It was built in the form of a square 259 feet each side, with cloisters on all the four sides enclosing a spacious courtyard, and four splendid star-shaped cloister towers on the four corners, surmounted by magnificent chantress. The building stood on a high terrace and was originally constructed against the scraped rock of the hill, having the Saraswati Mandir (Temple of Learning) on the western side, and entrances towards the south and east. The interior consisted of a quadrangle 200 feet by 175 feet.
The college was built about 1168 A.D. by Visaldeva, the first Chohan Emperor of India.
Conversion to Mosque
They then began to convert it into a mosque; the alteration consisted principally of the addition of the magnificent screen-wall, consisting of seven arches fronting the western side, and the insertion in the back wall, of the inevitable mihrab or arch inseparable from a mosque, and the erection of a pulpit or mimbar near it.
The emamgah or mihrab in white marble was built in 1199 A.D. and the screen wall was added during the time of Sultan Shamsuddin Altamash, about 1213 A.D. The conversion was carried on under the management of different persons, the names of two of whom are recorded Abubakar, the son of Ahmed (1200 A.D.), and Ahmed, son of Mohammad the Aariz. Thus, the work of reconstruction or conversion lasted from before 1199 to 1213 A.D., a period of more than fifteen years.
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The Adhai-din-ka-Jhonpra is rich in inscriptions found buried in the court-yard in 1875-8 A.D., are of exceptional interest to the historian as well as to the student of Sanskrit literature.
These, and the two small inscriptions, which refer to the construction of the original building, long escaped observation is in the Sanskrit language.
The two small inscriptions are placed on the lintels of the small stair-cases and are
श्रोवियाराम देबेन कास्तिमायतनमिवंMeans: “ This building was constructed by the illustrious King Vigrahuraj.”
During an 1875–76 archaeological survey discovered inscriptions referring to a Sanskrit college were unearthed in the mosque premises. Several sculptures and 6 Devanagari basalt tablets (slabs) were recovered from the site. These artifacts are now exhibited at the Ajmer Museum. The tablets are as follows.
Tablets 1 and 2 contain large fragments of a Sanskrit play Lalita-Vigraharaja Nataka. It was composed by Mahakavi Somadeva, in honor of the king Vigraharaja. The play depicts the story of king Vigraharaja. It tells of his love with princess Desaldevi, and his war preparations against a Turkish king named Hammira.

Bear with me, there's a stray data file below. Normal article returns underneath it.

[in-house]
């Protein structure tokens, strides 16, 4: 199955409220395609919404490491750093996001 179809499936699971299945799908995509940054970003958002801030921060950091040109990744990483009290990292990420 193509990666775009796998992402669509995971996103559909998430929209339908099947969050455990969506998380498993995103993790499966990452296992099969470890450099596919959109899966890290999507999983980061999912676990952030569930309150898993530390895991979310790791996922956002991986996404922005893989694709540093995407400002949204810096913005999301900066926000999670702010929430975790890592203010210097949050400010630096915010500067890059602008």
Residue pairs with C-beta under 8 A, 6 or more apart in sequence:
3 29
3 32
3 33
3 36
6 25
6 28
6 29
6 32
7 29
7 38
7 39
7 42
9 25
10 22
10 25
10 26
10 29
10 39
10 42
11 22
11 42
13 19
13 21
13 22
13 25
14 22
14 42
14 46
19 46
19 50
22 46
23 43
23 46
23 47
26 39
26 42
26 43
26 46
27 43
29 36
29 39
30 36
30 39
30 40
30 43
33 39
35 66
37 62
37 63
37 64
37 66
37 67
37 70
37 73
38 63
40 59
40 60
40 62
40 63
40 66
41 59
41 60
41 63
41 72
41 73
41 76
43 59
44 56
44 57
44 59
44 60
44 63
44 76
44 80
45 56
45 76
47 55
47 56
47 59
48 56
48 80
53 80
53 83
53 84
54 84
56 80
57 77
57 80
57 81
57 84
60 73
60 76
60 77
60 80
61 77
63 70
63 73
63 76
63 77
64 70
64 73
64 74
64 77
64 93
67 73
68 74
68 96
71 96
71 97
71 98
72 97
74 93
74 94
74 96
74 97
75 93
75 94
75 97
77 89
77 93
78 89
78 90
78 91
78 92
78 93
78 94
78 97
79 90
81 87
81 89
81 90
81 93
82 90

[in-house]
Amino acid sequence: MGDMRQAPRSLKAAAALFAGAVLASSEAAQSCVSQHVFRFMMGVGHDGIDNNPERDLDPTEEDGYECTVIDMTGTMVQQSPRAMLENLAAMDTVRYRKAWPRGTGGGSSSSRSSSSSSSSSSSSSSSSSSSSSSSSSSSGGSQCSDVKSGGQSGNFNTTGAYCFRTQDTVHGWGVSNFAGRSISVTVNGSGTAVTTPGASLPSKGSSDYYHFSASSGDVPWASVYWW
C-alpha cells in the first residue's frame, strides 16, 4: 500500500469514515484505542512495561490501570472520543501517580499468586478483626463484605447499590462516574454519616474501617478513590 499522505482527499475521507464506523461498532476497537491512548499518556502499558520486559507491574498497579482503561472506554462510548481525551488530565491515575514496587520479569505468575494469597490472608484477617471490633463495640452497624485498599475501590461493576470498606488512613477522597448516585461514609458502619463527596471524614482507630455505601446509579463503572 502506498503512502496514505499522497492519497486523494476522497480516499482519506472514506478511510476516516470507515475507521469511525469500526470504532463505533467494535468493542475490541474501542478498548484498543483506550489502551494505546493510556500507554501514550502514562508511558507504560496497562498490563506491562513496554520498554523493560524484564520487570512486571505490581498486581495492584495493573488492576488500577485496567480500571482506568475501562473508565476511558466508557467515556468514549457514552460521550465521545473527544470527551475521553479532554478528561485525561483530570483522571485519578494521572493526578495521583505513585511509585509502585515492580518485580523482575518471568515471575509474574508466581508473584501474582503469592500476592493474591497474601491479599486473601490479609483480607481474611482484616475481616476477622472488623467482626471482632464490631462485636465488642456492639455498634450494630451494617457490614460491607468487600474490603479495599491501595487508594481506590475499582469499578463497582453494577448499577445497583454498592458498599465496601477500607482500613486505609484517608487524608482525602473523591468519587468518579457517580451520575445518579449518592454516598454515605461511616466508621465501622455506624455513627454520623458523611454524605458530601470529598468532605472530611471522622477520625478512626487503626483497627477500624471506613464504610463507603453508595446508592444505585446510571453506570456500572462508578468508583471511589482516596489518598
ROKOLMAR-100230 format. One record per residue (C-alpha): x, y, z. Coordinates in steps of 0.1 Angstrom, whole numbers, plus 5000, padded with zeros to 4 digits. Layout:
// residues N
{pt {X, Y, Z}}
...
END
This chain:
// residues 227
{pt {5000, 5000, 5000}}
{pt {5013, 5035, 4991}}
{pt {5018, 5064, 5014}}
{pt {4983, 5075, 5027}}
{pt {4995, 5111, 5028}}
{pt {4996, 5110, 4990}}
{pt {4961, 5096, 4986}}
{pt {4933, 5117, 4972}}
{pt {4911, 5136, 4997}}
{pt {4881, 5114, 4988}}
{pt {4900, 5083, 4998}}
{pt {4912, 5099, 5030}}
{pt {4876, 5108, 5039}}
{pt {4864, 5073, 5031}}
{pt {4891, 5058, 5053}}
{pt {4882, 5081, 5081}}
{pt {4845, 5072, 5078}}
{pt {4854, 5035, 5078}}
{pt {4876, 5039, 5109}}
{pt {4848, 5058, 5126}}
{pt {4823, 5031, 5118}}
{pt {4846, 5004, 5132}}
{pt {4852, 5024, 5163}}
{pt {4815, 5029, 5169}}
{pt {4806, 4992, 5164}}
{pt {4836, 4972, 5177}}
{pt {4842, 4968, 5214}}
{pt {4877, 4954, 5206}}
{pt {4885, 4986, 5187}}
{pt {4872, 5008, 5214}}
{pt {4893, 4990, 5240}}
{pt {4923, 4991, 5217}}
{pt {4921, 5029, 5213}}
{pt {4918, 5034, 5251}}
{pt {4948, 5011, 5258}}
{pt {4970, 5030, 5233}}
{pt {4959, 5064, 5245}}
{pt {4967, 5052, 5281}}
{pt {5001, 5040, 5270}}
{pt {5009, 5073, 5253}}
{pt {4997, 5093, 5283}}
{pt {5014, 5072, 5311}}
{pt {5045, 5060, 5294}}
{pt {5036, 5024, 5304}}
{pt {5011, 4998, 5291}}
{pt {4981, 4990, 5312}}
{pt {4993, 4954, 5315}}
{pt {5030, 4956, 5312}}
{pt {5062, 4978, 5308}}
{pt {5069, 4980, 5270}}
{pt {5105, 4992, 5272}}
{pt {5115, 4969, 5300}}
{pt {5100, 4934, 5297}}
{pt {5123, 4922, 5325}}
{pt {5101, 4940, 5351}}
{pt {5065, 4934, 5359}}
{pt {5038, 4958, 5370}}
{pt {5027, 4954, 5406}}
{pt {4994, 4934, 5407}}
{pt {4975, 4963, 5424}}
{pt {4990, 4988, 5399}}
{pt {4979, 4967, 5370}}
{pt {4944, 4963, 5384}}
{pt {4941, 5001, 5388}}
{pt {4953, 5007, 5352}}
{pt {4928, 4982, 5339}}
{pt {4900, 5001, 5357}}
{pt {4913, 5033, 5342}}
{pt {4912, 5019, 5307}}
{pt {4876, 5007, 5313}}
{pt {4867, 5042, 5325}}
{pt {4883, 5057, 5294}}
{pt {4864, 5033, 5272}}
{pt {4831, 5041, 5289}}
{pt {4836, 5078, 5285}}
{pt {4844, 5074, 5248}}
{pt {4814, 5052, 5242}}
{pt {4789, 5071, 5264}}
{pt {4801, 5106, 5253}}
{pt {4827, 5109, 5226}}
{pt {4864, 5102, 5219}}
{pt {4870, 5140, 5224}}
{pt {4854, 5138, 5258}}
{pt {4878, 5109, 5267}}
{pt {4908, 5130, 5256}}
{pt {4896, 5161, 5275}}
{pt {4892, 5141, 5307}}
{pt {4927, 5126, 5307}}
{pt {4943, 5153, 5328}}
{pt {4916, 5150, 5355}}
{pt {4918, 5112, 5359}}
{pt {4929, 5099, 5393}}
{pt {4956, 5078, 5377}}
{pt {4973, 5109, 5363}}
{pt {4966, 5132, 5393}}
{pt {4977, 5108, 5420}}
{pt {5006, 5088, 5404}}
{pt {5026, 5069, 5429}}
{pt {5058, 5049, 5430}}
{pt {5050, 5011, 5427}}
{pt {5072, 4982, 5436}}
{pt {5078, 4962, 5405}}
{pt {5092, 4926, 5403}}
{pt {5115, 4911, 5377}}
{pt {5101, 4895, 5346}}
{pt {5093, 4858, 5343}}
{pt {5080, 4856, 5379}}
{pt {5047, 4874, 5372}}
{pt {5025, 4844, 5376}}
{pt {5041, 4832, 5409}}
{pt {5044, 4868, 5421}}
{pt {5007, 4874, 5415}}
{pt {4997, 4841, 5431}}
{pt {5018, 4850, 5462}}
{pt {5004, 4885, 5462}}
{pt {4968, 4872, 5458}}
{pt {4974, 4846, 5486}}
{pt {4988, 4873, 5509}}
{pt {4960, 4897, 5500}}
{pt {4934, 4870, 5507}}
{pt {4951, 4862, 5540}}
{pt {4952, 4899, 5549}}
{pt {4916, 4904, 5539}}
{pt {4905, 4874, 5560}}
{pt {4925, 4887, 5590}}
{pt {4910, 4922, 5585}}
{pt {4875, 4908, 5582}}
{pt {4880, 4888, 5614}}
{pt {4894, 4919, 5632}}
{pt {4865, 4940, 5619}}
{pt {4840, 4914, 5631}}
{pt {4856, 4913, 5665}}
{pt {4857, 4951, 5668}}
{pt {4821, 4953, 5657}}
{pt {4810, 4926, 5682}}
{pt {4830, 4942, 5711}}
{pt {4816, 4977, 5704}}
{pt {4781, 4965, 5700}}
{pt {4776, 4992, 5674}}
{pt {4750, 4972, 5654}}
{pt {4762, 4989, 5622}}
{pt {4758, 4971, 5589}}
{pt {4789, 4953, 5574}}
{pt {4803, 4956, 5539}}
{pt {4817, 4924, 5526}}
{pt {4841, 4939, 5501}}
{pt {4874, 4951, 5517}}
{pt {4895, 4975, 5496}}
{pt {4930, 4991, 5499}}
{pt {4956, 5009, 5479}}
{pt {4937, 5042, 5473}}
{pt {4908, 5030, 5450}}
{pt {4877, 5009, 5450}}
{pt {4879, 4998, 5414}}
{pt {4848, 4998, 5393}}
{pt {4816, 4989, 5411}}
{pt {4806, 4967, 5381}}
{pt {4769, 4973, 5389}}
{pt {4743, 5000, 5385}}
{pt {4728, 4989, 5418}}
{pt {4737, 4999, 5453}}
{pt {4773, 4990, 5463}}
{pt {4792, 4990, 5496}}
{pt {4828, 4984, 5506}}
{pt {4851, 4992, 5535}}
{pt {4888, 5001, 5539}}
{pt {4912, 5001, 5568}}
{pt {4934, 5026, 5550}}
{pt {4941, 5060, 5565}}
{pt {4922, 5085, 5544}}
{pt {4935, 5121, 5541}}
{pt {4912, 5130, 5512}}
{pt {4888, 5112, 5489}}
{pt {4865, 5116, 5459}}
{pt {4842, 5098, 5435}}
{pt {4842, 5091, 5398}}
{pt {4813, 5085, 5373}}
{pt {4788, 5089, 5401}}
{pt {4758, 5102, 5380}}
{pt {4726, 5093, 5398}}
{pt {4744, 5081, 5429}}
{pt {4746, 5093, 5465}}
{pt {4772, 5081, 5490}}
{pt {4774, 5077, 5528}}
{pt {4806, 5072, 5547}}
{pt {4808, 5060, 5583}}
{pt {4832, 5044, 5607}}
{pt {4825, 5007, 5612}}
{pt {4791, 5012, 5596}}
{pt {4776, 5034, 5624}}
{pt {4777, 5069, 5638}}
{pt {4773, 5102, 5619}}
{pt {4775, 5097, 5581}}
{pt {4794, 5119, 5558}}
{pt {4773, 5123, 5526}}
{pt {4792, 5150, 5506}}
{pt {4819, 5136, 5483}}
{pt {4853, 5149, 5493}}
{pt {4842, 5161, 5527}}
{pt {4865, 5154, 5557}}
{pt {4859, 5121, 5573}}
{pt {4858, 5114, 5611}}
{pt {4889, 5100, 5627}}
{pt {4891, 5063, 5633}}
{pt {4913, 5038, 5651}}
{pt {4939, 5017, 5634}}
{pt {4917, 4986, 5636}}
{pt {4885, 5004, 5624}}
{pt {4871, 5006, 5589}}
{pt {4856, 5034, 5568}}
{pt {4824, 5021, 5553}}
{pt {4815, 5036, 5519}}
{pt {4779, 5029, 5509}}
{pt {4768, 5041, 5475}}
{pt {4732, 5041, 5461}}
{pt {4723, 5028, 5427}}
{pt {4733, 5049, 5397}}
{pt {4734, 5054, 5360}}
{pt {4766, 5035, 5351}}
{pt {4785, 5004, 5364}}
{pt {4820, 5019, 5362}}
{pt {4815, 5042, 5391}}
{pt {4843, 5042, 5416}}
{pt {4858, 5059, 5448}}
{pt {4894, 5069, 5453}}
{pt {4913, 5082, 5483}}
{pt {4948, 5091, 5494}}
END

Tablet 3 and 4 contain fragments of Harakeli Nataka, a play attributed to Vigraharaja himself. The play is written in honor of the god Hara (Shiva). The play is dated 22 November 1153 in an inscription.
Tablet 5 contains portions of an untitled Sanskrit poem, which praises several devas (deities). The poem states that the Chahamana (Chauhan) dynasty descends from Surya.
Tablet 6 contains the fragments of a prasasti (praise) of the Chauhan kings of Ajmer. The inscription states that the king Ajaideva moved his residence to Ajmer, and defeated the king Naravarma of Malwa. After handing over the throne to his son, he took up Vanaprastha (retirement) in the forest of Pushkar. His son adorned Ajmer with the blood of the Turushkas (Turkic people) and captured the elephants of the kings of Malwa.
From one of the Delhi Siwalik Pillar inscriptions, we know that in reality Visaldeva-Vigraharaja repeatedly and successfully made war against the Mohamedan invaders,” and finally drove them out of Hindustan.
An amazingly beautiful building whose beauty cannot be described. If it looks so beautiful today then it would have been even more beautiful in its time.
By looking at the carvings on the walls, it can be easily understood that this building must have been a Hindu temple. Apart from this, many inscriptions in the excavation have been found which also proves that this temple was the Saraswati temple built during the reign of Hindu king Vigraharaja.
There were so many beautiful temples that were demolished by foreign invaders. It is our duty to identify these kinds of monuments and promote their reality to the world.
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Ajmer Historical and Descriptive Book by Har Bilas Sarda